During the mid-19th century there were restrictions on African immigration. In the later part of the 19th century there was a buildup of small groups of black dockside communities in towns such as Canning Town, Liverpool, and Cardiff. This was a direct effect of new shipping links that were established with the Caribbean and West Africa.
Despite social prejudice and racist discrimination in Victorian England, some nineteenth-century black people living in England achieved exceptional success. Pablo Fanque, born poor as William Darby in Norwich, rose to become the proprietor of one of Britain's most successful Victorian circuses. He is immortalised in the lyrics of The Beatles song "Being for the Benefit of Mr. Kite!" Another famous black Briton was William Davison, a conspirator executed in London for his role in the Cato Street Conspiracy against Lord Liverpool's government in 1820.
World War I
World War I was another small growth period for blacks in London. Their communities grew with the arrival of merchant seaman and soldiers. At the same time there is also a continuous presence of small groups of students from Africa and the Caribbean slowly immigrating into London. British working class communities where London’s first black immigrants live survive and now are one of the earliest documented places where black people lived
World War II
World War II marked another growth period for black immigrants into London and British societies. Many blacks from the Caribbean and West Africa arrived in small troups as wartime workers, merchant seamen, and servicemen from the army, navy, and air forces. It is estimated that approximately 20,000 black people mostly from around the British Empire lived in communities concentrated in the dock areas of the cities of London, Liverpool and Cardiff in total.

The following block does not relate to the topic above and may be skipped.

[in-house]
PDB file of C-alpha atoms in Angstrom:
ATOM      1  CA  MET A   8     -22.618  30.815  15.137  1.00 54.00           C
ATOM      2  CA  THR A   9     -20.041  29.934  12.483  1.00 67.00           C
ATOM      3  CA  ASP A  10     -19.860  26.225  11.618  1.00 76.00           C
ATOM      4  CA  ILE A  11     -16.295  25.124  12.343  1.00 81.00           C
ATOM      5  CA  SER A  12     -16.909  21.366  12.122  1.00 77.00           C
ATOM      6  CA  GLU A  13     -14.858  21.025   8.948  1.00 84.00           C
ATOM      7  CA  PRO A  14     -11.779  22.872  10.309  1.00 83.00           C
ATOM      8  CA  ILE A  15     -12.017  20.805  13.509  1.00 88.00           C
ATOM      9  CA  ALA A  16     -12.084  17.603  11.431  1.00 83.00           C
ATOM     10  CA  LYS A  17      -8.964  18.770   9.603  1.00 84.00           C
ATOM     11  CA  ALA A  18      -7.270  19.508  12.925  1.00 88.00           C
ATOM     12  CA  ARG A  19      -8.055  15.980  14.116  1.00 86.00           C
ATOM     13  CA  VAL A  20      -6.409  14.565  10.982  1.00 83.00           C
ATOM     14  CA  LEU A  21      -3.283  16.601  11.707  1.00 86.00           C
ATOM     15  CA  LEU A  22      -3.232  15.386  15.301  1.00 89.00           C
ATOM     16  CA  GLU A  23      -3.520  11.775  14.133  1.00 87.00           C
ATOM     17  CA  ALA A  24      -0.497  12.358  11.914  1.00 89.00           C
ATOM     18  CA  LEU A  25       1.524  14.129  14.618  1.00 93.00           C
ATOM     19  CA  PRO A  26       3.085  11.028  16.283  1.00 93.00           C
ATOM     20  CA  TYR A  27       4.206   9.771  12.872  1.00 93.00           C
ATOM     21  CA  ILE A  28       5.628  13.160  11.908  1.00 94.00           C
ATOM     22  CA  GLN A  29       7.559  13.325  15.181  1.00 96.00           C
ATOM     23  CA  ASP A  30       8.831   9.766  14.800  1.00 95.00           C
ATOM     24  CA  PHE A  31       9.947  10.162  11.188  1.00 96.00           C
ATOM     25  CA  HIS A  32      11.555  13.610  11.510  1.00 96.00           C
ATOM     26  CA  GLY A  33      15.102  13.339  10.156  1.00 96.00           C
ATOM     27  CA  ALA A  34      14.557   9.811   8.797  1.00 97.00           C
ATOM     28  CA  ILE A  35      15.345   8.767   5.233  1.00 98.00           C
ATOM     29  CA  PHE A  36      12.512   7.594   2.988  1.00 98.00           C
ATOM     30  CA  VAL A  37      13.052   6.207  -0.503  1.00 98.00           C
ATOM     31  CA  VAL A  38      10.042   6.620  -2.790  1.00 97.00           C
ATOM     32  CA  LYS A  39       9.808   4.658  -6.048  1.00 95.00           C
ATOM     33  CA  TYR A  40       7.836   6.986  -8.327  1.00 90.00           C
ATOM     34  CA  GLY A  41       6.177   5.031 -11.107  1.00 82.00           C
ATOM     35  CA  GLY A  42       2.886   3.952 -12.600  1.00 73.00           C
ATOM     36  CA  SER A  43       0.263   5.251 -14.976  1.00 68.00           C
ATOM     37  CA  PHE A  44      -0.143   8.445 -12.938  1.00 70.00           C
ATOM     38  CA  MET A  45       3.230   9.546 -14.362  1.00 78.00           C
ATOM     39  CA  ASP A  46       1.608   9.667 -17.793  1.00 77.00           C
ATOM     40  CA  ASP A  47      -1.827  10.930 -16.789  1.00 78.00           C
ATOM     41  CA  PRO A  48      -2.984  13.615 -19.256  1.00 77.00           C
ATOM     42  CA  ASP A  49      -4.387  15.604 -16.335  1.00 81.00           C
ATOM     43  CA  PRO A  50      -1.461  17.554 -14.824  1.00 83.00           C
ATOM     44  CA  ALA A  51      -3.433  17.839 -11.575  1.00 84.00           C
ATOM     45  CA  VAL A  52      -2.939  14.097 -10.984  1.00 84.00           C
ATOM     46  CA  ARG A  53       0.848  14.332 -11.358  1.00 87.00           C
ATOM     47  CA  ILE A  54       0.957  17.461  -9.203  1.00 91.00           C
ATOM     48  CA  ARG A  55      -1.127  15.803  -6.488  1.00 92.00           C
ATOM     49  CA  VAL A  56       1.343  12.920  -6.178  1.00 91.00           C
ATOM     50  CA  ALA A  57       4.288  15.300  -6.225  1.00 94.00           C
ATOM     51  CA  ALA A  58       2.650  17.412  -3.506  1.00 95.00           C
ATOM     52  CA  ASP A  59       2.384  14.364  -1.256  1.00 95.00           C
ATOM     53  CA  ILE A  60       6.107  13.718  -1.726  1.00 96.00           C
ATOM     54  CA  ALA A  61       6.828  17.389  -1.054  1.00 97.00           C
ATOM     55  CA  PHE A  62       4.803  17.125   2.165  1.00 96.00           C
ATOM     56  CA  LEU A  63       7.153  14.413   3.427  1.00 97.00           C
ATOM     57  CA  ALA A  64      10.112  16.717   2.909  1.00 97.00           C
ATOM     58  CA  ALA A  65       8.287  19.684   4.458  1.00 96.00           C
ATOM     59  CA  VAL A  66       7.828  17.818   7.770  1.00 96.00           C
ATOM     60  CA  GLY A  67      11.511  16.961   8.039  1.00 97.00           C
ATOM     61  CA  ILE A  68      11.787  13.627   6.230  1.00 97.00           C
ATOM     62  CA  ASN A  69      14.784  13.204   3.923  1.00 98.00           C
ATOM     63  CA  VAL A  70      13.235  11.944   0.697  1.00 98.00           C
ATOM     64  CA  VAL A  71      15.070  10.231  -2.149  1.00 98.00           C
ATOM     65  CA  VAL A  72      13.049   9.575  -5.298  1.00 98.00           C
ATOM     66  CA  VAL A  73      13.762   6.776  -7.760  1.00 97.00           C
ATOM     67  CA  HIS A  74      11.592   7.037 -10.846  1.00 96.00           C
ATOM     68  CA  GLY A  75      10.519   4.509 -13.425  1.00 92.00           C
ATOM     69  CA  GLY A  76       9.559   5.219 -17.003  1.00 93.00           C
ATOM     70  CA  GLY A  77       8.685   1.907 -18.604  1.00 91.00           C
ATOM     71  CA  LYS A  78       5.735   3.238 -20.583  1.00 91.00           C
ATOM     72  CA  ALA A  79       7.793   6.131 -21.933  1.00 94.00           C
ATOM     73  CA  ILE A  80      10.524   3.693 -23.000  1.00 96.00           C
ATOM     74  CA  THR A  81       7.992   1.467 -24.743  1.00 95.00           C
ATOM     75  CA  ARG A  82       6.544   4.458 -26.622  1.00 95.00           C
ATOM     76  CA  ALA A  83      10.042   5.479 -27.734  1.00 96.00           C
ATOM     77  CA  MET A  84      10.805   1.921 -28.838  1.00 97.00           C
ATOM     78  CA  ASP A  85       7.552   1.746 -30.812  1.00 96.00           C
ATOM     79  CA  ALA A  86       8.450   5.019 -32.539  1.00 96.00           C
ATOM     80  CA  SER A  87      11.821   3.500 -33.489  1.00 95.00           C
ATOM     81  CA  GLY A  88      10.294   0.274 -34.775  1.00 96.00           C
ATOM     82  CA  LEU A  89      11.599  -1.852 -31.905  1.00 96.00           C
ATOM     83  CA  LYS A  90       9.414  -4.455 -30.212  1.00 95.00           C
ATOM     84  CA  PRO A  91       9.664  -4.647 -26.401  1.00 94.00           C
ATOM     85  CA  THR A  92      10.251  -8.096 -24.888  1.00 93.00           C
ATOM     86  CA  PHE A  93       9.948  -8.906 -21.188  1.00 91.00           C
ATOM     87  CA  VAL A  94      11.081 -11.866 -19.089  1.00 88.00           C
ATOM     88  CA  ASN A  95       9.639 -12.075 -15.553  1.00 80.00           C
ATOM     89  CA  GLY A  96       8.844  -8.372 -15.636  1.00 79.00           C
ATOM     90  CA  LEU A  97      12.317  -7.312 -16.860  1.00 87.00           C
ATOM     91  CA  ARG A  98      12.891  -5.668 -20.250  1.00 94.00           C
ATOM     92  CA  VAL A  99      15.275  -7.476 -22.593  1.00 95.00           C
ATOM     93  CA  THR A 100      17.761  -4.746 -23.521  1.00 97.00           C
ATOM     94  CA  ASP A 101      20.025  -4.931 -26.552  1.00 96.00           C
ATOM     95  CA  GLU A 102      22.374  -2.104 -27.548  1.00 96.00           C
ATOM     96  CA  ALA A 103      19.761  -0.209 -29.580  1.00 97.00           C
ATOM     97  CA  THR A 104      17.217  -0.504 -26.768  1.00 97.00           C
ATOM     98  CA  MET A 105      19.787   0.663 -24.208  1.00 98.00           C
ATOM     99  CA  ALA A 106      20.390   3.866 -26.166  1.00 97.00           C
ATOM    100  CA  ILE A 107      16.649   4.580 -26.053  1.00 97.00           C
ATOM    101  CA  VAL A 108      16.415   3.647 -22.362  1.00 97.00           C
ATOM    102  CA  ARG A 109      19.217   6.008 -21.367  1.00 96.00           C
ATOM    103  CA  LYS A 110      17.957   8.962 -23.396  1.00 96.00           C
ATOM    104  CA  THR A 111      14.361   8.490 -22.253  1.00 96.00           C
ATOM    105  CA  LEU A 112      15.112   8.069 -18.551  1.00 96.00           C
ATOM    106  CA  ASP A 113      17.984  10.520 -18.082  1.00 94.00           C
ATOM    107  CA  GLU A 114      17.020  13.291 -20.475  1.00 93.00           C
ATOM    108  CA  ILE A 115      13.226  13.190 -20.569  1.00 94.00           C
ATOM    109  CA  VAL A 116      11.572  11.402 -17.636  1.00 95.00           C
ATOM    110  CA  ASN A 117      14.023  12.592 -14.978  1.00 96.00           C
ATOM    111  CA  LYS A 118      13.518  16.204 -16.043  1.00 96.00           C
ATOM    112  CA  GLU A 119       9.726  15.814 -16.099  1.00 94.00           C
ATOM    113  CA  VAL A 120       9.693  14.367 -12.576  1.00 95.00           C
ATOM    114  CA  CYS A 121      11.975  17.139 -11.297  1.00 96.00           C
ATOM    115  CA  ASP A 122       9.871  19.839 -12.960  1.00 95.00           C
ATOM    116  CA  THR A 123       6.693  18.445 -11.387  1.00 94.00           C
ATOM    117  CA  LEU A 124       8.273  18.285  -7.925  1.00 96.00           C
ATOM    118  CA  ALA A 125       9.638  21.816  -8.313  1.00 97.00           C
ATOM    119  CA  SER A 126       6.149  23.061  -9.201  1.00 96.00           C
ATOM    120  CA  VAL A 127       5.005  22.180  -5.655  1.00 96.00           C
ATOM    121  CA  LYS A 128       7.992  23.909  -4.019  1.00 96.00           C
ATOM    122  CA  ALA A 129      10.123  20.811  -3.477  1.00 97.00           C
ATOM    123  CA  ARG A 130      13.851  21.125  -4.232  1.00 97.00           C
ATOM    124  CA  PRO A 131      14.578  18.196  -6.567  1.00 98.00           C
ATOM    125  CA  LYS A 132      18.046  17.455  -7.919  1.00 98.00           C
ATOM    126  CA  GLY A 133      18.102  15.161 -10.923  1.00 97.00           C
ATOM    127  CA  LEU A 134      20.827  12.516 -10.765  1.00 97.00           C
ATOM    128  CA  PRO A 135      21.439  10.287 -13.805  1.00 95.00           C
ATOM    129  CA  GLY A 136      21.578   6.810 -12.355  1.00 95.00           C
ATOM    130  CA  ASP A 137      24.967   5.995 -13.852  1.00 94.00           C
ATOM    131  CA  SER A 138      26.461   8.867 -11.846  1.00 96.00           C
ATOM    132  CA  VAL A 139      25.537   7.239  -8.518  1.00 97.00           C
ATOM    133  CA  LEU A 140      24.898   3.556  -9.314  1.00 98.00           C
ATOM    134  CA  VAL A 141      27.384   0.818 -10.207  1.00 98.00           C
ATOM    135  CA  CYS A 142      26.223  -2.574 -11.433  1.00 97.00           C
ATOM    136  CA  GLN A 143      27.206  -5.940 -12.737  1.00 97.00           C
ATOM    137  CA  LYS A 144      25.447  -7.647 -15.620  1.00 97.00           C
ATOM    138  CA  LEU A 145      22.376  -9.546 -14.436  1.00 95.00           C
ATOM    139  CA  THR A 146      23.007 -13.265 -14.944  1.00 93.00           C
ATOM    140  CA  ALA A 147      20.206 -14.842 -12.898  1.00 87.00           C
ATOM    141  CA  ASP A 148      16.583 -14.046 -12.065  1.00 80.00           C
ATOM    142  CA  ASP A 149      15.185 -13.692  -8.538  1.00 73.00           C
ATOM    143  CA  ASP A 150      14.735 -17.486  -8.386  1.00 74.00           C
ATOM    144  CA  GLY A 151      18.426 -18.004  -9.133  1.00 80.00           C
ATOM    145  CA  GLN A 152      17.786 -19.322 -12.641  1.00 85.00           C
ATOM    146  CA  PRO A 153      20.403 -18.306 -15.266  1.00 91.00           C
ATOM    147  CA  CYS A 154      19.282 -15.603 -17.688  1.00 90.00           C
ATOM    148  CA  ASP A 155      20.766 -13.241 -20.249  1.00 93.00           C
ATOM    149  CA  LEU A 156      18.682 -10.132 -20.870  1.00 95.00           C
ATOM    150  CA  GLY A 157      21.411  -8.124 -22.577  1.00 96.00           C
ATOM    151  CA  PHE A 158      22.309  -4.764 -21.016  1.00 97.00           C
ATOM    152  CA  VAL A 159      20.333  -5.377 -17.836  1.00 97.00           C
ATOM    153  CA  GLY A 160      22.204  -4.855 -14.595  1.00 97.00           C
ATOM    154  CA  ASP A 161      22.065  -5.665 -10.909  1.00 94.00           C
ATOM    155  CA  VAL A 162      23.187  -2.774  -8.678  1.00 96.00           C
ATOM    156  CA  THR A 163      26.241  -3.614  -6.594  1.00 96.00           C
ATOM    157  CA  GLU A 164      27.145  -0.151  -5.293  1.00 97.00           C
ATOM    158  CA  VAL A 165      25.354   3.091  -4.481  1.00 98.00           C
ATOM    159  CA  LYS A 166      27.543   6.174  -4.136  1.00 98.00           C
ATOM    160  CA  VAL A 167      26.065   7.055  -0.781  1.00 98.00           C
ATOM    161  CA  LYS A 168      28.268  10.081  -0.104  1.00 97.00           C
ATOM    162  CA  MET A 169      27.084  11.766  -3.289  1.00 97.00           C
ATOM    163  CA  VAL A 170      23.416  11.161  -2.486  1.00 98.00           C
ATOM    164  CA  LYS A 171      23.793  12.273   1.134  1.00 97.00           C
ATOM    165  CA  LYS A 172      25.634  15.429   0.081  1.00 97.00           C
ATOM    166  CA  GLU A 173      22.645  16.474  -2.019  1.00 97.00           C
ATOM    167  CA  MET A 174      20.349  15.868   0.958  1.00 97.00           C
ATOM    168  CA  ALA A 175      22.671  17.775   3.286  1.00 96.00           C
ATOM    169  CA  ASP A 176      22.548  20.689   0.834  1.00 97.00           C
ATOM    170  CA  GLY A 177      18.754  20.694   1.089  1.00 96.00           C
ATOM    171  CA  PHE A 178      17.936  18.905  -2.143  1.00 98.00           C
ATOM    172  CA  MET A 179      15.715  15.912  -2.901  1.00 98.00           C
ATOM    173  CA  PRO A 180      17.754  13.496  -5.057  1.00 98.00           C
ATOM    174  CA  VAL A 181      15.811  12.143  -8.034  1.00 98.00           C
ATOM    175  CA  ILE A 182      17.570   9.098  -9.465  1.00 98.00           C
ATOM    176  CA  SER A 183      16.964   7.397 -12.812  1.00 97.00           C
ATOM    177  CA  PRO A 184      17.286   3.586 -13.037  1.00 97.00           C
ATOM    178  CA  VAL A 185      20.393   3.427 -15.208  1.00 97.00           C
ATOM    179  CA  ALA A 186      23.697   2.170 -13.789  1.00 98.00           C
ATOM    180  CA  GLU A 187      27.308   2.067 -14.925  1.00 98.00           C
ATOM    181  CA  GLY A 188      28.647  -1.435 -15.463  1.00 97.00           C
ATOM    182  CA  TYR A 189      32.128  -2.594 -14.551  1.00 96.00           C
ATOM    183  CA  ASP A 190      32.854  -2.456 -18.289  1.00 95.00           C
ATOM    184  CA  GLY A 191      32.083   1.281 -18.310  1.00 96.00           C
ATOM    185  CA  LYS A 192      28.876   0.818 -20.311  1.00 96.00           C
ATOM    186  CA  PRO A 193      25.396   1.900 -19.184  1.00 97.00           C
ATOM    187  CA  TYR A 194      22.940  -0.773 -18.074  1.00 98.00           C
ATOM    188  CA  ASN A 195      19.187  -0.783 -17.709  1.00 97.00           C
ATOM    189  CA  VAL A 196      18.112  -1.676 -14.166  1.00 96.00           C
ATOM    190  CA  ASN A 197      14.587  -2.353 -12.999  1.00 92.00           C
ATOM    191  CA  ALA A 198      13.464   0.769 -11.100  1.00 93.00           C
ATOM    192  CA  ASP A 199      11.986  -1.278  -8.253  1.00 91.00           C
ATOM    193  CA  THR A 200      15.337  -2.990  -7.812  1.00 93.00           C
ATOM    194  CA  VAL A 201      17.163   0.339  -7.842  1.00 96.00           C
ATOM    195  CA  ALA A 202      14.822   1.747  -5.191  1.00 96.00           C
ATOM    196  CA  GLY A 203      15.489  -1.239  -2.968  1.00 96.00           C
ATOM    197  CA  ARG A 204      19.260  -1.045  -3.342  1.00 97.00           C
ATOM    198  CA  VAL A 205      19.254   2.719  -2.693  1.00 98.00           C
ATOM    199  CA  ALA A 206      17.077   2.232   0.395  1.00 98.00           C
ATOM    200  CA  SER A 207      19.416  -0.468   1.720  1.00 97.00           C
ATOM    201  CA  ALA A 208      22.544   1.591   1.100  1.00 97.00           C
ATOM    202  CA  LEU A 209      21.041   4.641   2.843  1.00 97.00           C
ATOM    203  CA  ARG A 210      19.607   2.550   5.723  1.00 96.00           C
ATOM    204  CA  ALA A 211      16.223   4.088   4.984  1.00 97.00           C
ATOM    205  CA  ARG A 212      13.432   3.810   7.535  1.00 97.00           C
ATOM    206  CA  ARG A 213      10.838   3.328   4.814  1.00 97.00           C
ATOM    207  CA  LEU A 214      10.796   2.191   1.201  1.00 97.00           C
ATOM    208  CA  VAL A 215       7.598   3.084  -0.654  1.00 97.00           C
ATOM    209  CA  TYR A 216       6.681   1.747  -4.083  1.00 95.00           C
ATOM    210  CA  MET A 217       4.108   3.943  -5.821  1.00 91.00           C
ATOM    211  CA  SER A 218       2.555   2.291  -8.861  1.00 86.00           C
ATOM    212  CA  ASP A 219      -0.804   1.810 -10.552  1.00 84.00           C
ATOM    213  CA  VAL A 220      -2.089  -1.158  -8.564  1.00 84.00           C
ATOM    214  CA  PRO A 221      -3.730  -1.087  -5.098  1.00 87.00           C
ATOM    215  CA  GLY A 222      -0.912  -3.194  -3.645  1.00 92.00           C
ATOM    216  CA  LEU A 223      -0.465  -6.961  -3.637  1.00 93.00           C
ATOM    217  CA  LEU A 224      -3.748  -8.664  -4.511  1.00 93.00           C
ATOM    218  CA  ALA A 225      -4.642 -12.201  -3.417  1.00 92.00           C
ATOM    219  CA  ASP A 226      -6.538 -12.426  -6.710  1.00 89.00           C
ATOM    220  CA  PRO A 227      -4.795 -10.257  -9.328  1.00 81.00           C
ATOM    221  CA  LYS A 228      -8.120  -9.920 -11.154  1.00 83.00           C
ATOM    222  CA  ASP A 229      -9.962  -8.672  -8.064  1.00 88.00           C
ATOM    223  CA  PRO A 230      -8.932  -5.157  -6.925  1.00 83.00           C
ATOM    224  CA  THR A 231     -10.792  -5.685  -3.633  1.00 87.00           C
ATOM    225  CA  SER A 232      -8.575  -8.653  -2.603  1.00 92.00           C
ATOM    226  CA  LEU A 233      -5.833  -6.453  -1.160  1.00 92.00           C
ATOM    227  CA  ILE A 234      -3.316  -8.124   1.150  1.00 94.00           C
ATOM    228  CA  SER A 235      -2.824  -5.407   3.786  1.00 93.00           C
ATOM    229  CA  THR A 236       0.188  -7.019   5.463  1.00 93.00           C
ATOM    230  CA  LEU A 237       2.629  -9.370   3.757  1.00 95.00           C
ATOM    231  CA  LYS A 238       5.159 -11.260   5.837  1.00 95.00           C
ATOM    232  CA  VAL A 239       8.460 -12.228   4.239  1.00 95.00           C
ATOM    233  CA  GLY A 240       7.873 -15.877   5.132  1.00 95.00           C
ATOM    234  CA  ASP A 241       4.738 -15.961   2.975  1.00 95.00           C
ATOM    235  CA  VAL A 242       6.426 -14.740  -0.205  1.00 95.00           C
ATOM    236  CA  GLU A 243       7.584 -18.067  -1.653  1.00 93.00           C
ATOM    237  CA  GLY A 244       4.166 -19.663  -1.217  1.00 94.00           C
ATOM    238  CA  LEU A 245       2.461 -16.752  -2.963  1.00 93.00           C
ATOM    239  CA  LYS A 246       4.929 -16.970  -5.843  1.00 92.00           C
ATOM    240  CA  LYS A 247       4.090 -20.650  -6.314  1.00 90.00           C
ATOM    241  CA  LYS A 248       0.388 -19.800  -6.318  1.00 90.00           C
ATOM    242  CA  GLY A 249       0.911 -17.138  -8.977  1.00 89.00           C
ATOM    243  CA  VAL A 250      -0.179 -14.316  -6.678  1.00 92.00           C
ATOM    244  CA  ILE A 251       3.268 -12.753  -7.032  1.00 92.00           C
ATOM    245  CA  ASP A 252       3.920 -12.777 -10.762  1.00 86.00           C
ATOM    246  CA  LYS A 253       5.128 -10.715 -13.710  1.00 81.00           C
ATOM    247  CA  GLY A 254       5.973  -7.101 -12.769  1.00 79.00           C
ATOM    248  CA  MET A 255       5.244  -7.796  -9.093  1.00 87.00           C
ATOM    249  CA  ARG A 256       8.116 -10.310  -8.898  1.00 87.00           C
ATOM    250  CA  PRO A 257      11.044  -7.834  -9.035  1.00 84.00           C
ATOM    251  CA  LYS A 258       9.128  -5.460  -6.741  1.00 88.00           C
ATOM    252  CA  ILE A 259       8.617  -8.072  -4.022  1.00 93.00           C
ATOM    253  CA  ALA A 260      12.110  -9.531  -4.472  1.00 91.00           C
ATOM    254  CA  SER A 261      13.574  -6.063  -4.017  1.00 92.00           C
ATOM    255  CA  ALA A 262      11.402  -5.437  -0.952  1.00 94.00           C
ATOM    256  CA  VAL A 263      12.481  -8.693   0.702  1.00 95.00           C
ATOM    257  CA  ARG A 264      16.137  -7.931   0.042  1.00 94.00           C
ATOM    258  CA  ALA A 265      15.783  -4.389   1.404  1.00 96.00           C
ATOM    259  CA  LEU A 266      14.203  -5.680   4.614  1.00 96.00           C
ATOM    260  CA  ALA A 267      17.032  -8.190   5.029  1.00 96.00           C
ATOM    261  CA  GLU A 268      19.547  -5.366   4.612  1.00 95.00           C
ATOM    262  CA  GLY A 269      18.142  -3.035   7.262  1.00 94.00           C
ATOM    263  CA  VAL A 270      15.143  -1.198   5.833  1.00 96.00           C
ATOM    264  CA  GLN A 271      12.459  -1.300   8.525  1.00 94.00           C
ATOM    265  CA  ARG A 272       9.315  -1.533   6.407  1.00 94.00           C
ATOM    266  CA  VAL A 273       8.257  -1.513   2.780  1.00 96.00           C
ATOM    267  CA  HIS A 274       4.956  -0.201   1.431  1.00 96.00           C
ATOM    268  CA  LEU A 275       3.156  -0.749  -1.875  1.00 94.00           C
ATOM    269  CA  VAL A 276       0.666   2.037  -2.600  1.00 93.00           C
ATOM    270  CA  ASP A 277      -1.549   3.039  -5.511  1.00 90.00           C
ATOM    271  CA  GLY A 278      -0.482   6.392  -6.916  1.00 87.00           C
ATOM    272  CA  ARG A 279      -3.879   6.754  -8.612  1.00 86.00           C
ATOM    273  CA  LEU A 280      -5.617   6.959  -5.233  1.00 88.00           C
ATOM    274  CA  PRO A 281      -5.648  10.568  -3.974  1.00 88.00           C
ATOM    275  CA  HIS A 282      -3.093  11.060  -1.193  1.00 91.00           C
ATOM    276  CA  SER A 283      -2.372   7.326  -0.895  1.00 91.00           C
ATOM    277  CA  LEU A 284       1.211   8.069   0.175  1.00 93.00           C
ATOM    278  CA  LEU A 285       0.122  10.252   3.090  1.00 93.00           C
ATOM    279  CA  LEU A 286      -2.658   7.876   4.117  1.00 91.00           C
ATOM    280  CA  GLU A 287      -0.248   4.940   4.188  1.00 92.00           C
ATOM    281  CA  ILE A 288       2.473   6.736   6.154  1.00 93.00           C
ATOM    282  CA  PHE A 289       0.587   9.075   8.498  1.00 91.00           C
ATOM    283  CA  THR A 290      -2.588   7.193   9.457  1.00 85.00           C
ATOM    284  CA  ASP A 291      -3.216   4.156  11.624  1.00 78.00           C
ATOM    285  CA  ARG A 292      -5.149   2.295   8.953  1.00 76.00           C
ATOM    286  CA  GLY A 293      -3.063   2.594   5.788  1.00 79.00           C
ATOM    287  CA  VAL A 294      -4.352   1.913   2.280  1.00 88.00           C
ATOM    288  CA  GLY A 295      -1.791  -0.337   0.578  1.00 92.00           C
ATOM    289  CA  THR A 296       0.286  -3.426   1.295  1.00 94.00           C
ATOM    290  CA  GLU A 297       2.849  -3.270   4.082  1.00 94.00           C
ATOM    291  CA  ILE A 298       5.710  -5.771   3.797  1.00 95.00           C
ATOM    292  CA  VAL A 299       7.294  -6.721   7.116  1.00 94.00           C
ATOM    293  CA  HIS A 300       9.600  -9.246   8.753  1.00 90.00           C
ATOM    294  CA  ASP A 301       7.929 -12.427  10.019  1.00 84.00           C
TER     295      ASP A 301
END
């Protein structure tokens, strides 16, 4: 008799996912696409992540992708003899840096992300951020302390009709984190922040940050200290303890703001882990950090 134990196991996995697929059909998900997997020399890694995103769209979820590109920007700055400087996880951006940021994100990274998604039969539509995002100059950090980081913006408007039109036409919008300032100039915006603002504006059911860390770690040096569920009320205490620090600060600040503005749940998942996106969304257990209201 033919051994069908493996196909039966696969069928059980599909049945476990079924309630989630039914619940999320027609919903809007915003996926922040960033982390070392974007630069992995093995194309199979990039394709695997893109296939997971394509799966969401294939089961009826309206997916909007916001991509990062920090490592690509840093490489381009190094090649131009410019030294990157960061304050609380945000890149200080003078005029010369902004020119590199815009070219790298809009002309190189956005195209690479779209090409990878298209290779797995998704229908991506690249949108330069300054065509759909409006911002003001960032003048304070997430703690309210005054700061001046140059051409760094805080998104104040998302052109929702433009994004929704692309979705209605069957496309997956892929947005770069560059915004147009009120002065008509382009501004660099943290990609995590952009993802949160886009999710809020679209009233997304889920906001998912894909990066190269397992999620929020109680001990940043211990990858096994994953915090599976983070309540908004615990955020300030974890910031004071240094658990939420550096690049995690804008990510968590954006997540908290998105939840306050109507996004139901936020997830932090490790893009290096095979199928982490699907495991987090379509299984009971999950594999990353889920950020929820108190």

One of the black Londoners, Learie Constantine, a cricketer from Trinidad and welfare officer in the RAF, was refused service at a London hotel. He stood up for his rights and later was awarded compensation. That particular example is used by some to illustrate the slow change from racism towards acceptance and equality of all citizens in London.
In 1950 it is estimated there were no more than 20,000 non-white residents in Britain, almost all born overseas. Just after World War II ended the first groups of Britain’s post-war Caribbean immigrants started to emigrate and settle in London. There were an estimated 492 that were passengers on the SS Empire Windrush. These passengers settled in the area of Brixton which is now a prominently black district in Britain. From the 1950s into the 1960s there was a mass migration of workers from all over the English-speaking Caribbean, particularly Jamaica, who settled in Britain. These immigrants were invited to fill labour requirements in London’s hospitals, transportation venues and railway development. There was a continuous influx of African students, sportsmen, and businessmen mixed within British society . They are widely viewed as having been a major contributing factor to the rebuilding of the post-war urban London economy.
In 1962 the Commonwealth Immigrants Act was passed in Britain along with a succession of other laws in 1968, 1971, and 1981 that severely restricted the entry of Black immigrants into Britain. During this period it is widely argued that emergent blacks and Asians struggled in Britain against racism and prejudice. In 1975 a new voice emerged for the black London population; his name was David Pitt and he brought a new voice to the House of Lords. He spoke against racism and for equality in regards to all residents of Britain. With this new tone also came the opportunity for the black population to elect four Black members into Parliament.
By the end of the 20th century the number of black Londoners numbered half a million, according to the 1991 census. An increasing number of these black Londoners were London- or British-born. Even with this growing population and the first blacks elected to Parliament, many argue that there was still discrimination and a socio-economic imbalance in London among the Blacks. In 1992 the number of blacks in Parliament increased to six and in 1997 they increased their numbers to nine. There are still many problems that Black Londoners face; the new global and high-tech information revolution is changing the urban economy and some argue that it is driving unemployment rates among blacks up relative to non-blacks, something which, it is argued, threatens to erode the progress made thus far.
As of June 2007, the black population of London is 802,300 or 10.6% of the population of London. 4.3% of Londoners are Caribbean, 5.5% of Londoners are African and a further 0.8% are from other black backgrounds including American and Latin American. There are also 117,400 people who are mixed black and white. At the 2011 census, the total Black population of London stood at 1,088,640